But it wasn’t the church we were there to see, instead it was what laid beneath it. A better term to use for what is under the church is ‘a burial chamber’. As you walk through the doorway into the foundations of the church above you are greeted with a stunning sight. Surrounding the walls and alcoves are human bones, not anatomically laid out but placed/arranged in an artistic manner.  The first large ‘sculpture’ that caught my eye was the goblet-esque structure nestled into an alcove next to the stairs.  The majority of the structures in the chamber are made entirely of human bones, which I found morbidly fascinating, but this was just the start! As I descended the stairs into the main room, mine and everyone else’s eyes are drawn to what is hung from the centre of the room.  A chandelier made, or so I was informed by the tour-guide, from every bone in the human body. The chamber is only small so it does not take long to look around but I have to admit I spent a while trying to make the most of the experience. There are a few key ‘sculptures’ worth taking note of; in each corner of the room stands a large pyramid almost acting as alters, the aforementioned goblet, the chandelier, and a coat a families coat of arms (including a raven).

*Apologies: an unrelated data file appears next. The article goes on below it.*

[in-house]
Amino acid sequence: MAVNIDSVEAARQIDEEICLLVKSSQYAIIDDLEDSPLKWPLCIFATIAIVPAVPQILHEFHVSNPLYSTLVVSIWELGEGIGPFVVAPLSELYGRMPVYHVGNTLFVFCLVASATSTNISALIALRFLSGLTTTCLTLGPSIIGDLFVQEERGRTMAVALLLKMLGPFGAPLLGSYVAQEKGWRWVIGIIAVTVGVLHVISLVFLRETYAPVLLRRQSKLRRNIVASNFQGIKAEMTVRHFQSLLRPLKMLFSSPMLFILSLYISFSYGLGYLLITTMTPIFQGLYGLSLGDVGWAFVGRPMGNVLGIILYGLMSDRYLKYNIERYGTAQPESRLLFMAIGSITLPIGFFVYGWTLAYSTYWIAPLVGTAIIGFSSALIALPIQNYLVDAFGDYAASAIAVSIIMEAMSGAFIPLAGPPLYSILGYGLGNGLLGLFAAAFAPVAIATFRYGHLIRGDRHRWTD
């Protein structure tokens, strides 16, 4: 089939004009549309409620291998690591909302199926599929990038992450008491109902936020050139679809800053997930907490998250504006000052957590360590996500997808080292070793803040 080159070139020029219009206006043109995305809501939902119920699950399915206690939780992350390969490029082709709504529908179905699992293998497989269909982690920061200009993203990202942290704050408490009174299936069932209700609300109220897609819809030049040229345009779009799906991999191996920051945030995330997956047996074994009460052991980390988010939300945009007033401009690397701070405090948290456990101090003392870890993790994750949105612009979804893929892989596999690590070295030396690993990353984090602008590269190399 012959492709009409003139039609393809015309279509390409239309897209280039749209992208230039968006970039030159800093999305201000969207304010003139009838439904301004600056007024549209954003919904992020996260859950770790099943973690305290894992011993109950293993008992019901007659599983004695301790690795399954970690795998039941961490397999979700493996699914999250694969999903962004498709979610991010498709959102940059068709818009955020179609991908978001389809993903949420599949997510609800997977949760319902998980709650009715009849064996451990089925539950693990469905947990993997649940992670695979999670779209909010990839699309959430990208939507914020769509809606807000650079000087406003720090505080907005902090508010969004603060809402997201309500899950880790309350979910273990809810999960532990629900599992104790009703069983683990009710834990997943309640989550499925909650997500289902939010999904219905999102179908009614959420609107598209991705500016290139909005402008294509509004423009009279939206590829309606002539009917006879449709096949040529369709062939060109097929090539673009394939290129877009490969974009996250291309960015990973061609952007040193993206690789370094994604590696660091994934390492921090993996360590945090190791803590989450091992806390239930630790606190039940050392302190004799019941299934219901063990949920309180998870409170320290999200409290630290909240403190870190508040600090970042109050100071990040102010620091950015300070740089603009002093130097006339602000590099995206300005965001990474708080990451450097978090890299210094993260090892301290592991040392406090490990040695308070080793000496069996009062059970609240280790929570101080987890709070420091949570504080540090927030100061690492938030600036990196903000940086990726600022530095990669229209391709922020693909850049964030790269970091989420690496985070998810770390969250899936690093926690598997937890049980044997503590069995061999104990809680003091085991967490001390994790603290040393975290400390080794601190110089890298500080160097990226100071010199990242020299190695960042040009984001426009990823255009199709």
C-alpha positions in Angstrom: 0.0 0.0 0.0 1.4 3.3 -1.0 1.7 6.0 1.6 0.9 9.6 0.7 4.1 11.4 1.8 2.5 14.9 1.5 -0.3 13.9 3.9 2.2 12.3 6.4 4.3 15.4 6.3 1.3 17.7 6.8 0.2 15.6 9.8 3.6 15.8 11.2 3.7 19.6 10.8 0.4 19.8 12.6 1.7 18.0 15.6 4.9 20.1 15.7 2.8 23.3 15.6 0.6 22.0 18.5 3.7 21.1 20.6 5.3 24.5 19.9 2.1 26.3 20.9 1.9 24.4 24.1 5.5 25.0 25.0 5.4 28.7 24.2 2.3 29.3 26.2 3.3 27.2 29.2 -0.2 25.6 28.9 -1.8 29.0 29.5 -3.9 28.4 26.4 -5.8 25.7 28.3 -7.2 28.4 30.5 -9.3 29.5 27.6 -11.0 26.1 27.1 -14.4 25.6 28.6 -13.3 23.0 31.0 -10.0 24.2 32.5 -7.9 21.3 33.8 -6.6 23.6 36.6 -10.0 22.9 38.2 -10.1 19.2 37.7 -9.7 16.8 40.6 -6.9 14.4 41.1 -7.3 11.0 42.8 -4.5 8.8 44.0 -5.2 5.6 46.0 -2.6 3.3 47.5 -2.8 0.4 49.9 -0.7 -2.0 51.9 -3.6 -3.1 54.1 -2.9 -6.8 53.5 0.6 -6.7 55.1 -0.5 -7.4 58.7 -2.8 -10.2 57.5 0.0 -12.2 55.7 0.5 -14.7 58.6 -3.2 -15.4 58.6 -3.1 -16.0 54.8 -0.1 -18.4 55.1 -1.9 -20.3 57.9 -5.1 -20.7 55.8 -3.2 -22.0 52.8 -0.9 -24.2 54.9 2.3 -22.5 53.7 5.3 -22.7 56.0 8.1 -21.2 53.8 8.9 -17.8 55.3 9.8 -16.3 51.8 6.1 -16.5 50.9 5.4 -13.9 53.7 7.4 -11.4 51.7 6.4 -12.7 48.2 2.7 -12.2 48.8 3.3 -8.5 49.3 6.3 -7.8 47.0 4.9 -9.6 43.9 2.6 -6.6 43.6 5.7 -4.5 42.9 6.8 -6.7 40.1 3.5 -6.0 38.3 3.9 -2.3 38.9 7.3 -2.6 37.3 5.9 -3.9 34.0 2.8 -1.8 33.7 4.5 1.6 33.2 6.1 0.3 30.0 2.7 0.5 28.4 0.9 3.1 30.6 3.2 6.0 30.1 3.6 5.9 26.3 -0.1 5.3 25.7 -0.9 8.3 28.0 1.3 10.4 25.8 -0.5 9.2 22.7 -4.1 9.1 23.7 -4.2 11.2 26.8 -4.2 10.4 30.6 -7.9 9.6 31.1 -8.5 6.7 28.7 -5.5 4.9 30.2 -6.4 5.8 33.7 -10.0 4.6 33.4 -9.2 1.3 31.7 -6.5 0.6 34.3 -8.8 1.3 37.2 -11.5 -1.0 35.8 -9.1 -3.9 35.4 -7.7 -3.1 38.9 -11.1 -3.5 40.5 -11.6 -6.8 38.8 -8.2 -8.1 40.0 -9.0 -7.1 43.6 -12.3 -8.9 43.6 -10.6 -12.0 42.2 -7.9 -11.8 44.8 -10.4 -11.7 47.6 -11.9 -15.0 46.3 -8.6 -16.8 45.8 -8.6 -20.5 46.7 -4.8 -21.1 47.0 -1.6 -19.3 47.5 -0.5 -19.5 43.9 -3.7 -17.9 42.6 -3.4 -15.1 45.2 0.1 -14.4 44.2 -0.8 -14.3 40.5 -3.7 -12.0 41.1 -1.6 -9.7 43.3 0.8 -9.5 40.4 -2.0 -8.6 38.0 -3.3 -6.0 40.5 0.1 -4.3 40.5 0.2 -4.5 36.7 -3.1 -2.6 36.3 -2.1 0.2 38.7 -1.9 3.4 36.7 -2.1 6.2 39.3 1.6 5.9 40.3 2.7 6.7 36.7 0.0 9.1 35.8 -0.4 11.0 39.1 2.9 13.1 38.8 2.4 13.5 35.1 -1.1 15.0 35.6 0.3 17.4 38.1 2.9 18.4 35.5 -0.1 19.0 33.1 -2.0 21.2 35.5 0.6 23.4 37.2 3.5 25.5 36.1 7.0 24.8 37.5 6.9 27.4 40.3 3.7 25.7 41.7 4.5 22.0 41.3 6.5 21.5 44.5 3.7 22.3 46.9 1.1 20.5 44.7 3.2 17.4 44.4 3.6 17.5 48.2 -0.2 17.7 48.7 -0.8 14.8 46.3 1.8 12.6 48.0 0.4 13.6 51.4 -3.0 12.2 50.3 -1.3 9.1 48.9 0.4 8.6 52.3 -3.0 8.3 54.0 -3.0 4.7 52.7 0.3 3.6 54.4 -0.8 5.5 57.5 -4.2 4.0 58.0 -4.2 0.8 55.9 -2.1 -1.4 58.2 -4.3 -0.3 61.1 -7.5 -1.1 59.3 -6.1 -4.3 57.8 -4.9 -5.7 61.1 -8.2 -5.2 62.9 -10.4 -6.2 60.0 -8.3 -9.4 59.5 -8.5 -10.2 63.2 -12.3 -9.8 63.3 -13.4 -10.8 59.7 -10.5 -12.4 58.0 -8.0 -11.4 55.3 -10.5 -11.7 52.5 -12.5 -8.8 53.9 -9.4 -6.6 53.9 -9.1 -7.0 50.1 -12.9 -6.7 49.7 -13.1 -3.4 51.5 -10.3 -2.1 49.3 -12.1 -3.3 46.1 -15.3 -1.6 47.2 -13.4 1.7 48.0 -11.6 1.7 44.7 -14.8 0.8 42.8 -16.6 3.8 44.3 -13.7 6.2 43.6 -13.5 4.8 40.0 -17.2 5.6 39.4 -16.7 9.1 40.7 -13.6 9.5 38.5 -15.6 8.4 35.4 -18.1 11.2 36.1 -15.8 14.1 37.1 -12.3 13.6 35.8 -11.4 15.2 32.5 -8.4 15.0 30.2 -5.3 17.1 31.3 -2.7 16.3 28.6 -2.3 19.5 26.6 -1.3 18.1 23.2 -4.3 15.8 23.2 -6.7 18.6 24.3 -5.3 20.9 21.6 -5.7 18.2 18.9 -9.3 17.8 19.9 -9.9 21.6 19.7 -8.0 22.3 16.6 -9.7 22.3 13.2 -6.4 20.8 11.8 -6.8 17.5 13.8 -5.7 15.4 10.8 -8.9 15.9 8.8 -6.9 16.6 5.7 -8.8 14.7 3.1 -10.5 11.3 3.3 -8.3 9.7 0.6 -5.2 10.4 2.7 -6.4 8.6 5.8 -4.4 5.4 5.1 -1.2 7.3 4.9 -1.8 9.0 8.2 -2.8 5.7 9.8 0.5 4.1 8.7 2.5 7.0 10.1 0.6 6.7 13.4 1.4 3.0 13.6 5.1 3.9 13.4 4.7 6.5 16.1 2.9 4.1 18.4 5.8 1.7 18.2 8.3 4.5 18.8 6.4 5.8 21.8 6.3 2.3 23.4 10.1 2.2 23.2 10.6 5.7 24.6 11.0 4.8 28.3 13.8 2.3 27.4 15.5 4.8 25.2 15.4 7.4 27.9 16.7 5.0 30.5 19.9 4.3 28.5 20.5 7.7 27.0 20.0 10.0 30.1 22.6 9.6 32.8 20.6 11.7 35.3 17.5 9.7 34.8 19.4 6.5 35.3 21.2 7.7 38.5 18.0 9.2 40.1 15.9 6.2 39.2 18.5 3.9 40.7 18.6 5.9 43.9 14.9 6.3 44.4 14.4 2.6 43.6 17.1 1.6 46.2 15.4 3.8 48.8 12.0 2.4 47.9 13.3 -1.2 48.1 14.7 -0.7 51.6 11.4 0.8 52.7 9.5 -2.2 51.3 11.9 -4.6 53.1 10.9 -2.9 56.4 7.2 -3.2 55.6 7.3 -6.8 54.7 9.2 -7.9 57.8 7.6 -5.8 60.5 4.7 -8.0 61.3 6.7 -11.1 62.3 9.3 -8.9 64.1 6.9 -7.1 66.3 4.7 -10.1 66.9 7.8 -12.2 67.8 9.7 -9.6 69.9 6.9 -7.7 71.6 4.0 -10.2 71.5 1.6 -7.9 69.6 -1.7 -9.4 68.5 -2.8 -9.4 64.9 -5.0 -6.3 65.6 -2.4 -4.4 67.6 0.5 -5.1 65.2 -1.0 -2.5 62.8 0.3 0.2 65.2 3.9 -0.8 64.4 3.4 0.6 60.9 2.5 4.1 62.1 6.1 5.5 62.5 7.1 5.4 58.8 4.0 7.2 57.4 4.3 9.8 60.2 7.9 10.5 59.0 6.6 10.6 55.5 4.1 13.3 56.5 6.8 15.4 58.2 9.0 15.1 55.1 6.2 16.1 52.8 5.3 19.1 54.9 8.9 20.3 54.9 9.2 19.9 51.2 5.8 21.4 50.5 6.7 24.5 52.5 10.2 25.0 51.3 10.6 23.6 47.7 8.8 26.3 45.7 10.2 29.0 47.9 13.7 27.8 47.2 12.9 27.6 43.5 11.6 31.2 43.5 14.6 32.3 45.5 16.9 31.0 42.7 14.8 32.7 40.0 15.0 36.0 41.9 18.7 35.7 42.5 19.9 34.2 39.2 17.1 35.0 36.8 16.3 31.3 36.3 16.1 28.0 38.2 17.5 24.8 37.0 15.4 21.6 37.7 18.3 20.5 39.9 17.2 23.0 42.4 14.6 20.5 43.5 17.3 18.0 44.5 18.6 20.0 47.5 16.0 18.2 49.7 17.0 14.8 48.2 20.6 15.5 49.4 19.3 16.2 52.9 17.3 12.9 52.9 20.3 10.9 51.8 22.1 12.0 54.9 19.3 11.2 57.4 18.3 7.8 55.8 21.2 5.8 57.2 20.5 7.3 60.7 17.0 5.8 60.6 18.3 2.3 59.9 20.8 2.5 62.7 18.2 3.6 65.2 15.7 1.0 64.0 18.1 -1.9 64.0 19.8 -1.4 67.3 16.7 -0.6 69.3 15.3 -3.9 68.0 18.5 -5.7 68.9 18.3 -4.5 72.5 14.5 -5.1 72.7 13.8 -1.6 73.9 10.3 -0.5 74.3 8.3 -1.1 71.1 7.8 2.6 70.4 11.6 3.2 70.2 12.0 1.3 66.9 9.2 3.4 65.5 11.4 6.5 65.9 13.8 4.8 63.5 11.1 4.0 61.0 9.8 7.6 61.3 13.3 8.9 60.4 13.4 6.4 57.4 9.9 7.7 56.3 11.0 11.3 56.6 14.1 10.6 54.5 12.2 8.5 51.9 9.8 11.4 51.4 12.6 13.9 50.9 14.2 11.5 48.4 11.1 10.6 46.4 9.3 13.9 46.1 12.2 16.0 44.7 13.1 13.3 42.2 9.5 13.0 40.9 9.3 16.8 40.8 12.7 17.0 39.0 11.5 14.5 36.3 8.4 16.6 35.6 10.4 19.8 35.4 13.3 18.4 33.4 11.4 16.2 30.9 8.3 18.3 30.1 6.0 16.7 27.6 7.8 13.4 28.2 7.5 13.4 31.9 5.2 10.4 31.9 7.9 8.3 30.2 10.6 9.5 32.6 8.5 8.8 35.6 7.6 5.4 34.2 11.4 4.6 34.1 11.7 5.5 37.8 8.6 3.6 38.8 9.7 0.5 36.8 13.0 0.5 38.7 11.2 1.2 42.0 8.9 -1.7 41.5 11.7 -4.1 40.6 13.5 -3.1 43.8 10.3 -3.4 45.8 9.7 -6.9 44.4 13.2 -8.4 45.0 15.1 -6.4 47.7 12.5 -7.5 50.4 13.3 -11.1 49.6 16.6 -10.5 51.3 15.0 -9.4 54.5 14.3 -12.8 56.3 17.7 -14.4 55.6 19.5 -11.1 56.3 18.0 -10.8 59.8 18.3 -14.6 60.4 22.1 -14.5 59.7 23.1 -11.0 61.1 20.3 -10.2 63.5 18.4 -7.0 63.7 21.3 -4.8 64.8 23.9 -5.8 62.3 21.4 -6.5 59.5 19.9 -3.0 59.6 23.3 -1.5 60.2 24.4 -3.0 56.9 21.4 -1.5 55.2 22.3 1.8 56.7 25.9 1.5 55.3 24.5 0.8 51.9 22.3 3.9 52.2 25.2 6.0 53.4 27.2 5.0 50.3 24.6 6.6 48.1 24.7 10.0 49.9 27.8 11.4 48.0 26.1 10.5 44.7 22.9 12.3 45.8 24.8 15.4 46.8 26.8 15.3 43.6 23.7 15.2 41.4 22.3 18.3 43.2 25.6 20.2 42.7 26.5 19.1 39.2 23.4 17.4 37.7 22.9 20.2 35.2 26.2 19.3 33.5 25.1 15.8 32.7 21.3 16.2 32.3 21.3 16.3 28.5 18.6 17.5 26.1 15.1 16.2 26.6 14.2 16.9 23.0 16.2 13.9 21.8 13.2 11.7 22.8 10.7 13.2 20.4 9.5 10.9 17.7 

Even though I was aware of what they were and the fact every bone in sight was real, I did not feel uneasy being there in fact it is strangely peaceful. I think the fact that it is so surreal my brain didn’t fully appreciate the full impact of what I was surrounded by, that and I was trying to get the best photos I could in quite a short space of time.  I know some may say that this is disrespectful to those that passed away, but once you know the history and the reasoning behind why this was done it actually is pretty amazing. Many of the remains were brought to the site/found at the site due to it being built on sacred soil brought from a holy land.  Most of the people honoured here died either from dreadful plagues or were casualties of the Hussite Wars, therefore were not awarded grand funerals. There is a lot more history behind this amazing place, and I would not be able to do it justice, so if you want to know more simply search ‘Sedlec Ossuary’ for a more detailed account.